FBI Wants More Access To Facebook Data To Monitor Threats

FBI Wants More Access To Facebook Data To Monitor Threats

The Federal Bureau of Investigation wants to be able to have more access to social media to monitor potential threats, according to a report in The Wall Street Journal.

The FBI has been collecting proposals from vendors to pull data from social media companies “to proactively identify and reactively monitor threats to the United States and its interests.” 

But the move has set up a potential standoff with Facebook and Twitter over the amount of data they are willing to turn over to authorities, and the issue is exacerbated by a recent $5 billion fine that Facebook paid to the government to settle privacy concerns.

The bureau sent out the requests last month, weeks before two recent mass shootings took place, prompting President Trump to call for more social media monitoring to be able to catch shooters before they attack. There’s an Aug. 27 deadline for the bids.

The problem is that the proposed data collection seems to violate Facebook’s ban against using its data for the purposes of surveillance.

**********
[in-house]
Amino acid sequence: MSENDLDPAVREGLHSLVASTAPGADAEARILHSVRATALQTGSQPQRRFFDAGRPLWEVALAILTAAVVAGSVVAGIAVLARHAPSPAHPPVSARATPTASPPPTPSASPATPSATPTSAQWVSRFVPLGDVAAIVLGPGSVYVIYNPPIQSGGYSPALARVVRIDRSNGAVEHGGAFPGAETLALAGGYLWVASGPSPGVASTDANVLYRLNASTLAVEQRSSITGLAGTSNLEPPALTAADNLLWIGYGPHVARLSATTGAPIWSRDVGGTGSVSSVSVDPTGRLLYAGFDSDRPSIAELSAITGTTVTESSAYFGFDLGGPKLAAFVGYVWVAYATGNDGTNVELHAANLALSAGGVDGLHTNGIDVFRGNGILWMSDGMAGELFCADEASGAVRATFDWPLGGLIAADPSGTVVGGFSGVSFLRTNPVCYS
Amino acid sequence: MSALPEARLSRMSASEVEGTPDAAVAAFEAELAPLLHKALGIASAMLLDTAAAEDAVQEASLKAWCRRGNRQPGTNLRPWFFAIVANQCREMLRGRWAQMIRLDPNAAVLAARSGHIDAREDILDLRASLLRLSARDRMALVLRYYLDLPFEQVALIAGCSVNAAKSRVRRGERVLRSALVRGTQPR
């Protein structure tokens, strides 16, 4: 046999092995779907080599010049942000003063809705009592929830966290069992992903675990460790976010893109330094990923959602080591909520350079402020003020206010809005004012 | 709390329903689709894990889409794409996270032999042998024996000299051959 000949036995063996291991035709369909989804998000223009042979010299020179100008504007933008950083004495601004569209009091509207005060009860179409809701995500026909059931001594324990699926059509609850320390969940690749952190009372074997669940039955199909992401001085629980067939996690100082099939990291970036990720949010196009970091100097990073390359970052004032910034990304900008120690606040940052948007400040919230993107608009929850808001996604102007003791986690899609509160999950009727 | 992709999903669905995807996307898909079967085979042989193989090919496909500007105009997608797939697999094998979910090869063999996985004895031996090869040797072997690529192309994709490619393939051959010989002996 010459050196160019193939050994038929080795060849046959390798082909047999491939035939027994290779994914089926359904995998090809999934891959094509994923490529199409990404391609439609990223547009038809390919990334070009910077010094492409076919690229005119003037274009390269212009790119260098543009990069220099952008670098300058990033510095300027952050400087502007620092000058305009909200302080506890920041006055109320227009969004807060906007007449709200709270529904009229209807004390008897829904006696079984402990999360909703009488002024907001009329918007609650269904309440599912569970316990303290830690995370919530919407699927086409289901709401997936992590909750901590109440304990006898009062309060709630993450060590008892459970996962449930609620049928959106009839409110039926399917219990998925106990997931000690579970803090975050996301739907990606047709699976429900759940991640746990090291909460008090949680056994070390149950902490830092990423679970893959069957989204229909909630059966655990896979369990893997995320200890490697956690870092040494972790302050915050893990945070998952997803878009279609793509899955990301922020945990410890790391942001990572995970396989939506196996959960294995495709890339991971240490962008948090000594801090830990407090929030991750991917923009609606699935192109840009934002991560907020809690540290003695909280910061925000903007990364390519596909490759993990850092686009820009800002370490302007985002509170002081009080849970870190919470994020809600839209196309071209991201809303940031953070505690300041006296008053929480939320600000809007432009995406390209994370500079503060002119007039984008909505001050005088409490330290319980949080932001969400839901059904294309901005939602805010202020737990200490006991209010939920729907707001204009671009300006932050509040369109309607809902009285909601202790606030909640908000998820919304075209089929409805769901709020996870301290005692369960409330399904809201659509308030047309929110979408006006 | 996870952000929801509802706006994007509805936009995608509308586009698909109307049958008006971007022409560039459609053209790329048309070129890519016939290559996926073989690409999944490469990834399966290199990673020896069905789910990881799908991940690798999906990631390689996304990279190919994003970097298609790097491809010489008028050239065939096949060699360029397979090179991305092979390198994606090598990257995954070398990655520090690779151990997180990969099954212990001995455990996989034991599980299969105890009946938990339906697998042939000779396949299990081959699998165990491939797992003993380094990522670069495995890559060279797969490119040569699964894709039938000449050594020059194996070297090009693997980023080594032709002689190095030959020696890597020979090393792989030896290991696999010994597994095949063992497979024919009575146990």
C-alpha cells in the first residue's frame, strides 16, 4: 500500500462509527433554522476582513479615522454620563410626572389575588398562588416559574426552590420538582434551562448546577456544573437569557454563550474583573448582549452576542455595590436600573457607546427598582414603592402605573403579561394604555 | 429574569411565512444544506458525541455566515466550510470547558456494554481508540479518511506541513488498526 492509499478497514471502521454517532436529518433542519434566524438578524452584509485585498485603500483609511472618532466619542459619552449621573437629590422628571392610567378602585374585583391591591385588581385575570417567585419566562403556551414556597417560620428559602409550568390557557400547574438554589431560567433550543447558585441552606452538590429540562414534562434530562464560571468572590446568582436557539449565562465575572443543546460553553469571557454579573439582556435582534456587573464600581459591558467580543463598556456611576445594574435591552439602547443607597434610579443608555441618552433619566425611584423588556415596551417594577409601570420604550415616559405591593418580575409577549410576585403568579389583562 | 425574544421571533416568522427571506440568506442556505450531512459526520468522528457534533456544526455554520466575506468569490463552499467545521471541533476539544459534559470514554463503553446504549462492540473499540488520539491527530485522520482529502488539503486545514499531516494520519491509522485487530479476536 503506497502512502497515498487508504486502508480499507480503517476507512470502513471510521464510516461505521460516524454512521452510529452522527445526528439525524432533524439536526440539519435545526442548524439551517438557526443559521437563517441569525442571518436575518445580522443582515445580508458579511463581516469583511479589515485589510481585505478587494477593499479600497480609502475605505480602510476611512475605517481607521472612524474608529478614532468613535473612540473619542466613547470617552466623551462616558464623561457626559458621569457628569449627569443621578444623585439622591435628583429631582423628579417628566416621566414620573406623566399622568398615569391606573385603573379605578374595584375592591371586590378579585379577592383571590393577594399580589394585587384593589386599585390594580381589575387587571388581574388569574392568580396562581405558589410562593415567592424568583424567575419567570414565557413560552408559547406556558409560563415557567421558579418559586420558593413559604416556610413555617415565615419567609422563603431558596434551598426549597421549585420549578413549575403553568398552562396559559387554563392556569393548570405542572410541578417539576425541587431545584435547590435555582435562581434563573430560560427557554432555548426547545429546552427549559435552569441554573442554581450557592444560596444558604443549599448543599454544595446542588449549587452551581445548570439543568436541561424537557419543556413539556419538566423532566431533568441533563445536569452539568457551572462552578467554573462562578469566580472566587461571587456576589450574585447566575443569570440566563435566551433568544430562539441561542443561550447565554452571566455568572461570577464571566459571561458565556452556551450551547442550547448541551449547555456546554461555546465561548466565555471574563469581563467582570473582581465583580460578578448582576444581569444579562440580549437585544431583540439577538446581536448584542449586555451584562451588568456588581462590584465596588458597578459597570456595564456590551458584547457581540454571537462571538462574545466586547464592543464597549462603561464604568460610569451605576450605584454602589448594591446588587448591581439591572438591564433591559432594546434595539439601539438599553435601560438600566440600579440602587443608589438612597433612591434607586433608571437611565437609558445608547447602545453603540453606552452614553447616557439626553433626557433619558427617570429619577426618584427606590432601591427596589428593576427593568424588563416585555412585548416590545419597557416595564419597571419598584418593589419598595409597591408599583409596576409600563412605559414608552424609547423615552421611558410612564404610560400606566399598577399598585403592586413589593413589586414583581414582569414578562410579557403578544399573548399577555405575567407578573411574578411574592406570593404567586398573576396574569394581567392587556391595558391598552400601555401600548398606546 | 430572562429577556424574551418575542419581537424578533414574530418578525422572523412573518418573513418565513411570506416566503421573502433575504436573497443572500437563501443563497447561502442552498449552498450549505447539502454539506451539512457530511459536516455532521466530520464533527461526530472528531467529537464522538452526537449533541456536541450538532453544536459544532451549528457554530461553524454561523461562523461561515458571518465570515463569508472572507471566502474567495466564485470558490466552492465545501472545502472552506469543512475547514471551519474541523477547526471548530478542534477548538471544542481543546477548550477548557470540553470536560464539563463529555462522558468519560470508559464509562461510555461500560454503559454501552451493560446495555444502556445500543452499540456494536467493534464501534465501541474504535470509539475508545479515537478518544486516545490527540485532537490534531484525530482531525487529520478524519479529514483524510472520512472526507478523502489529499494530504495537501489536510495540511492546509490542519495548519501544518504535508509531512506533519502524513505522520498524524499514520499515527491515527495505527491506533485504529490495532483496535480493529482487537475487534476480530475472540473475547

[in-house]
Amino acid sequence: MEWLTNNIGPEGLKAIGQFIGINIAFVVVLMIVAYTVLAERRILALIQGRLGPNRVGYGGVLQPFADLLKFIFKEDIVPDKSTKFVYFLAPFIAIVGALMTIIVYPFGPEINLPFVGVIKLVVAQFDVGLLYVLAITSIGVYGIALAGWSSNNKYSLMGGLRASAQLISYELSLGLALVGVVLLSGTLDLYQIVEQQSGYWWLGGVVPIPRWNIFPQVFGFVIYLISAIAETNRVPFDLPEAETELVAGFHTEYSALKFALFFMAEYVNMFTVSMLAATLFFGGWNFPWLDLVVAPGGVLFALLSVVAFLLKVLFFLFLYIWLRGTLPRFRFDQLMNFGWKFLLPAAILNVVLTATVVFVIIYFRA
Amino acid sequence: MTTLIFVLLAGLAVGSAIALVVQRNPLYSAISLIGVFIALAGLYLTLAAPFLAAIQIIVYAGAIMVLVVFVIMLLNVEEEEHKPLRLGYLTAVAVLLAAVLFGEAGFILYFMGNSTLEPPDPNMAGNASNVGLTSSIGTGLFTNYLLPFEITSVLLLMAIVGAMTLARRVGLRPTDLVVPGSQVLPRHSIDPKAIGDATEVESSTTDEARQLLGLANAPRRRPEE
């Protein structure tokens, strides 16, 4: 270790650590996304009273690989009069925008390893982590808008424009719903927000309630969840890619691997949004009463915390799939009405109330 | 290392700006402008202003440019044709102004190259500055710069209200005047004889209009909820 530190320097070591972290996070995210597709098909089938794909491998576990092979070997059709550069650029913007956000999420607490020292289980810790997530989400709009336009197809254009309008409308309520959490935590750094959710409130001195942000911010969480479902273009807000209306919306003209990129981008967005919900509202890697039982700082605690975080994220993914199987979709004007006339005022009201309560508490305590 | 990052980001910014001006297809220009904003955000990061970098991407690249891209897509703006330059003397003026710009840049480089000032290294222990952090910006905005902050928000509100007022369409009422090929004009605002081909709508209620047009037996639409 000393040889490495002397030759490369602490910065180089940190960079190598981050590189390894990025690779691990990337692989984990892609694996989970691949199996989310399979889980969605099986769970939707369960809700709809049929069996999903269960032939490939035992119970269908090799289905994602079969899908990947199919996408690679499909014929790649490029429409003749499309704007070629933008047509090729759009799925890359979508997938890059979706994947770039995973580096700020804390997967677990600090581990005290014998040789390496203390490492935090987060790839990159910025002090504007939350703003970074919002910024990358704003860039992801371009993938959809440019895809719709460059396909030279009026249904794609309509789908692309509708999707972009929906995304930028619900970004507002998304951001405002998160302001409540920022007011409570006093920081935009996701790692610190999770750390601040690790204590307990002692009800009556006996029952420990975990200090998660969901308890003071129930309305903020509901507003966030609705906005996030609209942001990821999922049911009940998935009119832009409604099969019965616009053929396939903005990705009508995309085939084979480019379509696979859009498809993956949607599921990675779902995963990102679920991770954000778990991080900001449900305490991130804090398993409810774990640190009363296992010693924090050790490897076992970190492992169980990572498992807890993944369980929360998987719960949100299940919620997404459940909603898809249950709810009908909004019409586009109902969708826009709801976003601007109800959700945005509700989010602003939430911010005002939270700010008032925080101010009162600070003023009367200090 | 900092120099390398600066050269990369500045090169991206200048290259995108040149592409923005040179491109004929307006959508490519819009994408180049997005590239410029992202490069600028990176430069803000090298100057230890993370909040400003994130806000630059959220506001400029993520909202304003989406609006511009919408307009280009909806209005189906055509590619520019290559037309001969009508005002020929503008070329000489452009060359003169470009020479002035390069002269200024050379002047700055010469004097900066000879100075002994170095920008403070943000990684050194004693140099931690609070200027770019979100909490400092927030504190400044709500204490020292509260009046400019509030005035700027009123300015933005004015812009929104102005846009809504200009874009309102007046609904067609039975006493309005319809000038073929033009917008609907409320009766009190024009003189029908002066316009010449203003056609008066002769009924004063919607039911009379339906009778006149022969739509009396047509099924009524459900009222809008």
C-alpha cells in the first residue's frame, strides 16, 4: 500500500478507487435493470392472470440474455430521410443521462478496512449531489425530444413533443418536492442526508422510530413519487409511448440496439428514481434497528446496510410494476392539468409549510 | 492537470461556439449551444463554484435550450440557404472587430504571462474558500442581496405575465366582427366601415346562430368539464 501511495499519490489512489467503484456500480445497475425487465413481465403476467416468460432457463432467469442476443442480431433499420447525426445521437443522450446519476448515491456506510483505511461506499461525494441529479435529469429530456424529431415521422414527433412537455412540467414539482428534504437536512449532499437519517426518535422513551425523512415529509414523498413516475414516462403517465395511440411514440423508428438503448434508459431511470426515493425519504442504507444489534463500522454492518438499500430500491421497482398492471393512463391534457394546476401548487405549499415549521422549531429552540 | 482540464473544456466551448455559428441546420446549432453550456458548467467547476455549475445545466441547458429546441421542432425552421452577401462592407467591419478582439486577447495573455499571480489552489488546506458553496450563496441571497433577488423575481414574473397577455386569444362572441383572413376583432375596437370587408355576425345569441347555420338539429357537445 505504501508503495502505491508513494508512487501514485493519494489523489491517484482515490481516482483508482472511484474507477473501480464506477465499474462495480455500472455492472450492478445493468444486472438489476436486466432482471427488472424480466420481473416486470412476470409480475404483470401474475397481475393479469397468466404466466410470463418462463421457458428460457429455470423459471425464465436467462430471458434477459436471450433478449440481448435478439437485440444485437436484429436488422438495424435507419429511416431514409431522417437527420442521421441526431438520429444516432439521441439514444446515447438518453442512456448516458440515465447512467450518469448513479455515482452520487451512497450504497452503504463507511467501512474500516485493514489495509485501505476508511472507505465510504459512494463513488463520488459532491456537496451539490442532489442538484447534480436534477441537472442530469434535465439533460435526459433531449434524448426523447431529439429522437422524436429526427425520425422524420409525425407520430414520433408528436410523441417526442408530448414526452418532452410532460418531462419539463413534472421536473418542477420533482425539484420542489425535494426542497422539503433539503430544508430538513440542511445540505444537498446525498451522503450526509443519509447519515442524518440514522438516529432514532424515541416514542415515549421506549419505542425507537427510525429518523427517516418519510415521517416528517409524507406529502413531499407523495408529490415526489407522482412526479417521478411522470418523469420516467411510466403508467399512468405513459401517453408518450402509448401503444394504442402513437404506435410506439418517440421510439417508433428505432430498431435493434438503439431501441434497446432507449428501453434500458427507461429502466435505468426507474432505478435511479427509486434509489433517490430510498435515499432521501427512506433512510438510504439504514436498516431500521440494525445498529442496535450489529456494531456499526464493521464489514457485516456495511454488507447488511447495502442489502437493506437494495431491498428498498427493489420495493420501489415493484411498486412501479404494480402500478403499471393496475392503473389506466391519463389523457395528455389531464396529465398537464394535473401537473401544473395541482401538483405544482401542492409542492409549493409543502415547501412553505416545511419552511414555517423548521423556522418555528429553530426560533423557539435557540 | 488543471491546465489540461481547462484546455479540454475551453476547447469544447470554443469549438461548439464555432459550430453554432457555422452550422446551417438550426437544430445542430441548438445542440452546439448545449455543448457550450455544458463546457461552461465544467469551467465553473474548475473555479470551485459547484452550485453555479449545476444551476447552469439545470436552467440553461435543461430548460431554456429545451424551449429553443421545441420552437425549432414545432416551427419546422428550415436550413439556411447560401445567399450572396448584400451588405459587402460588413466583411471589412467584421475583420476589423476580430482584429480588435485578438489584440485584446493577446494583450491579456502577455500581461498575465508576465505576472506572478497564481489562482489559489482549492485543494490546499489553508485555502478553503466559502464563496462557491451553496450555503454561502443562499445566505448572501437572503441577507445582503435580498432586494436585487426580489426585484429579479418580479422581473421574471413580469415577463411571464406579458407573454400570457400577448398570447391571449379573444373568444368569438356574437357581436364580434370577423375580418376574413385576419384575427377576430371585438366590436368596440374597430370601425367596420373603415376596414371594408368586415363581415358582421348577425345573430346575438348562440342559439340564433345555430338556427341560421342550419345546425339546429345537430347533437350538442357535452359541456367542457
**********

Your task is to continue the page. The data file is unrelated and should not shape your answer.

The FBI said the data that’s going to be collected will be done so lawfully and “while ensuring all privacy and civil liberties compliance requirements are met.”

Twitter has a similar policy against data collection saying that it won’t let its data be used “by any entity for surveillance purposes, or in any other way that would be inconsistent with our users’ reasonable expectations of privacy. Period.”

Many of the shooters used message boards or social media to spout their hateful ideologies, and law enforcement is feeling the pressure to try and stop them.

Facebook is usually cooperative with law enforcement, and it has always complied with subpoenas and warrants, It also reports malfeasances and danger signs like child abuse, people attempting suicide and whatever other warning signs are flagged. 

However, it does not want its data being used in large swatches without the permission of users. 



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